Stand Up and Be Counted
Alot of people define themselves by their cultural or ethnic group. Me, I come from a small town in Kent. It’s not even Kentish, but where Kent meets the London sprawl; somewhere the whole purpose, the whole pride of the place was that it was cultureless. It had a way of life that wasn’t definable, it had nothing. People moved there because its purpose was boredom – ‘come to Swanley and life will pass you by’.
Punk exploded in these sorts of places, and I got into it when I was sixteen or seventeen. I remember the impact the first Clash album had on me: it said it was legitimate to be angry about the older generation. My parents’ generation had been through the war; they thought the boom would go on for ever, that all you had to do was choose a good trade, work hard and be in it for your whole life. We rejected this stability, so there was enormous tension between us and our parents – and out of that tension and the explosion of the late 1970s, when society polarised and became quite violent, with the rise of fascism and so on, came quite a wide layer of people my age who protested and asked questions. Is the stability we are being sold of any value?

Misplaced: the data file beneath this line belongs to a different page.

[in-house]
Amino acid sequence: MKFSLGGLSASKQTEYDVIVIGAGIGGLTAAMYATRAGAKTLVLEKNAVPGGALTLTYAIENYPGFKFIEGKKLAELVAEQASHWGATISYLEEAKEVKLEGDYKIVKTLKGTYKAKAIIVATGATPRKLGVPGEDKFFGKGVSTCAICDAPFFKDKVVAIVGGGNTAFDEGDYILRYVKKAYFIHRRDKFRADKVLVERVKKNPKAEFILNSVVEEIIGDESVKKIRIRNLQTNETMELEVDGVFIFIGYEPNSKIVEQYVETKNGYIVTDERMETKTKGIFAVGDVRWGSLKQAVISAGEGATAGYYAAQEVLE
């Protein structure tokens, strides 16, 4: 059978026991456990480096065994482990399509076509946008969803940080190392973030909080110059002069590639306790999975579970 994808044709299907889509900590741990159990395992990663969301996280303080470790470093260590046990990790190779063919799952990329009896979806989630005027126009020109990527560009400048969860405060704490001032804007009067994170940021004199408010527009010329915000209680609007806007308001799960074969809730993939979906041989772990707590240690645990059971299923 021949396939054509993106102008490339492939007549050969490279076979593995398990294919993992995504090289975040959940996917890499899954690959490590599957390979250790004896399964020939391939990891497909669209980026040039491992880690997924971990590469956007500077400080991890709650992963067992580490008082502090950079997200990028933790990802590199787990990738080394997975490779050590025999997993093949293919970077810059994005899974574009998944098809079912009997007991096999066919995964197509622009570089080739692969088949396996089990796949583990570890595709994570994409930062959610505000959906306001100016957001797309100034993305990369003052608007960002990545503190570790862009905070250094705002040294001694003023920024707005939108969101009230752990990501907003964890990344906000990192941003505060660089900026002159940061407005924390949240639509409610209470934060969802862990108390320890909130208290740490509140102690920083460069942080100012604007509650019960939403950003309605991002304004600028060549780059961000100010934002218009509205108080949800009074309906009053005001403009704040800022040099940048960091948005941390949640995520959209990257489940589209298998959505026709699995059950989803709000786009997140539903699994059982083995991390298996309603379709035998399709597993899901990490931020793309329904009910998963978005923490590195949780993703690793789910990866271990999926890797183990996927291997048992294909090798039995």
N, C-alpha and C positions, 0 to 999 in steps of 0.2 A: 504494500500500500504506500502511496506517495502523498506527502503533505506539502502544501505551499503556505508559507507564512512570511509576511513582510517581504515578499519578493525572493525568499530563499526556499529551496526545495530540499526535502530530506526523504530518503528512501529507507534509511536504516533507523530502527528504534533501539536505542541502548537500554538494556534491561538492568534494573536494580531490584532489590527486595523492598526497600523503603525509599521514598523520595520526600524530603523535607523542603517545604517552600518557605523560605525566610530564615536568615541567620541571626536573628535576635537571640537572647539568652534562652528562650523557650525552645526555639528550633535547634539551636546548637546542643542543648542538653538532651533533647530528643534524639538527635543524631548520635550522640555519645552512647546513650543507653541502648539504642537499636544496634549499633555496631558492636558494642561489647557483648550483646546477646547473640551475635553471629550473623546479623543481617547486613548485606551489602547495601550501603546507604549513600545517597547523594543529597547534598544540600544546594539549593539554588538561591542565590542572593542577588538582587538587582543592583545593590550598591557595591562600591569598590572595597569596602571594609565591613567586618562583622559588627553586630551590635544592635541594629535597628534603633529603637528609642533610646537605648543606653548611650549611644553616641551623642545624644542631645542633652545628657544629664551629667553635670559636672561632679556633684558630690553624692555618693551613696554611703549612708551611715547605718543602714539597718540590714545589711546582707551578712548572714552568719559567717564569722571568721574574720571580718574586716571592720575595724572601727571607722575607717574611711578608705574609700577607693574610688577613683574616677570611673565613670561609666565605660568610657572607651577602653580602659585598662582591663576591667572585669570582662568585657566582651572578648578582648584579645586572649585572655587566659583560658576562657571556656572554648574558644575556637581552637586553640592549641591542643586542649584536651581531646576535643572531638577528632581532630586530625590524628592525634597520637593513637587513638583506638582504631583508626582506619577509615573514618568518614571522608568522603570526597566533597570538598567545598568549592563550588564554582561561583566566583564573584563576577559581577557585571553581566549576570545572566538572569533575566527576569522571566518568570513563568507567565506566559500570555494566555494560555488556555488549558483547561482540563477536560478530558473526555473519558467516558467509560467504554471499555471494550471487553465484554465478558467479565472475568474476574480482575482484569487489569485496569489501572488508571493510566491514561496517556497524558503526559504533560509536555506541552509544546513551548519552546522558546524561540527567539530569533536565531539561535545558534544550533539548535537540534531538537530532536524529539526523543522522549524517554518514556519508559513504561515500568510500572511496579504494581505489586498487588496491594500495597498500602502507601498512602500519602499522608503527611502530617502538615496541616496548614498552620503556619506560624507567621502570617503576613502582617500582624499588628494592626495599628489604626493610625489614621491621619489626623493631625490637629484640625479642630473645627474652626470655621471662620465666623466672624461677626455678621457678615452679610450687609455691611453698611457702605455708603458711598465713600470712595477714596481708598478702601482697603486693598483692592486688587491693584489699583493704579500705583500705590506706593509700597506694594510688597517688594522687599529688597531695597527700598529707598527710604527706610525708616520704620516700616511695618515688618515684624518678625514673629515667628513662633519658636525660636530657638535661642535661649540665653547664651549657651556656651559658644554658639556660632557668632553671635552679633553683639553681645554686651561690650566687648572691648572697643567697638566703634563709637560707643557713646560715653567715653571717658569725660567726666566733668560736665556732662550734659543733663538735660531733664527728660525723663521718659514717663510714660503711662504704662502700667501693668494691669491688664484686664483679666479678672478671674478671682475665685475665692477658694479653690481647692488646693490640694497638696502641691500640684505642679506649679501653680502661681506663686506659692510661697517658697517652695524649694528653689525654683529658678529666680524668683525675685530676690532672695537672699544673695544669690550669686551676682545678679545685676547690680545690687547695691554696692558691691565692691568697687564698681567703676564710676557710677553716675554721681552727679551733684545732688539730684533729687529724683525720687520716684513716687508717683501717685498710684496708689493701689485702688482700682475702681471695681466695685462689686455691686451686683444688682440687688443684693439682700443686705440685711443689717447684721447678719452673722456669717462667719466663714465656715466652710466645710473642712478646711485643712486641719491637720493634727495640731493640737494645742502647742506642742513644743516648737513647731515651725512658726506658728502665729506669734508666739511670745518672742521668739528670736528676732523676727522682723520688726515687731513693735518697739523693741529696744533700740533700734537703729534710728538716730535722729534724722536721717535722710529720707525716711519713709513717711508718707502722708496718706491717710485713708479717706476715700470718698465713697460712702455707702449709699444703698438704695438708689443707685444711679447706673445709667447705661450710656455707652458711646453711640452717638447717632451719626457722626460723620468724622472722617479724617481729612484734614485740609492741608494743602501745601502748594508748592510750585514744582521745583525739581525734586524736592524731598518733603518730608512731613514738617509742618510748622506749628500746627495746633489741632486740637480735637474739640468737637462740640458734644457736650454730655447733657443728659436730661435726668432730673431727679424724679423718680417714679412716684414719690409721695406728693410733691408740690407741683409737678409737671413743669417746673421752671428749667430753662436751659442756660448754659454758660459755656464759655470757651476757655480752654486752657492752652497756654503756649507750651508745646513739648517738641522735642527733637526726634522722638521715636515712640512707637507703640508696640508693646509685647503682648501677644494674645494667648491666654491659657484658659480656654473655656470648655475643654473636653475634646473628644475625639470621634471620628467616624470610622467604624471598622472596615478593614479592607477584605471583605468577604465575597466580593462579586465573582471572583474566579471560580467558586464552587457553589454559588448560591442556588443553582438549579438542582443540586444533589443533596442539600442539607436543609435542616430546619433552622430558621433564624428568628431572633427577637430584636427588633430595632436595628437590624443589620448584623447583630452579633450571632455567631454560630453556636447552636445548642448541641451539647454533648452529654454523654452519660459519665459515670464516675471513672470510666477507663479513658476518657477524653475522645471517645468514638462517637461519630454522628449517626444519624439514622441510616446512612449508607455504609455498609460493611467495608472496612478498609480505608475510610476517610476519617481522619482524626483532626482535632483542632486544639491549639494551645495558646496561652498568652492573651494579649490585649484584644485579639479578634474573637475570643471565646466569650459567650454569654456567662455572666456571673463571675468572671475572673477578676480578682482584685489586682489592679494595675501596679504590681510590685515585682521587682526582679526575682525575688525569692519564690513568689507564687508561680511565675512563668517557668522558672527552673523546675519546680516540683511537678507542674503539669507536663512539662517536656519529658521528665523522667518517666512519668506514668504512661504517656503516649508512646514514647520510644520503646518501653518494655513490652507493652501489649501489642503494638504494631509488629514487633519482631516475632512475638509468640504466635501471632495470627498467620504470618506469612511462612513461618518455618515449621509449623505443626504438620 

This article is available to History Today online subscribers only. If you are a subscriber, please log in.
Please choose one of these options to access this article:
- Purchase an online subscription
- Purchase a print and online subscription
- If you are already a print subscriber, purchase the online archive upgrade
Call our Subscriptions department on +44 (0)20 3219 7813 for more information.
If you are logged in but still cannot access the article, please contact us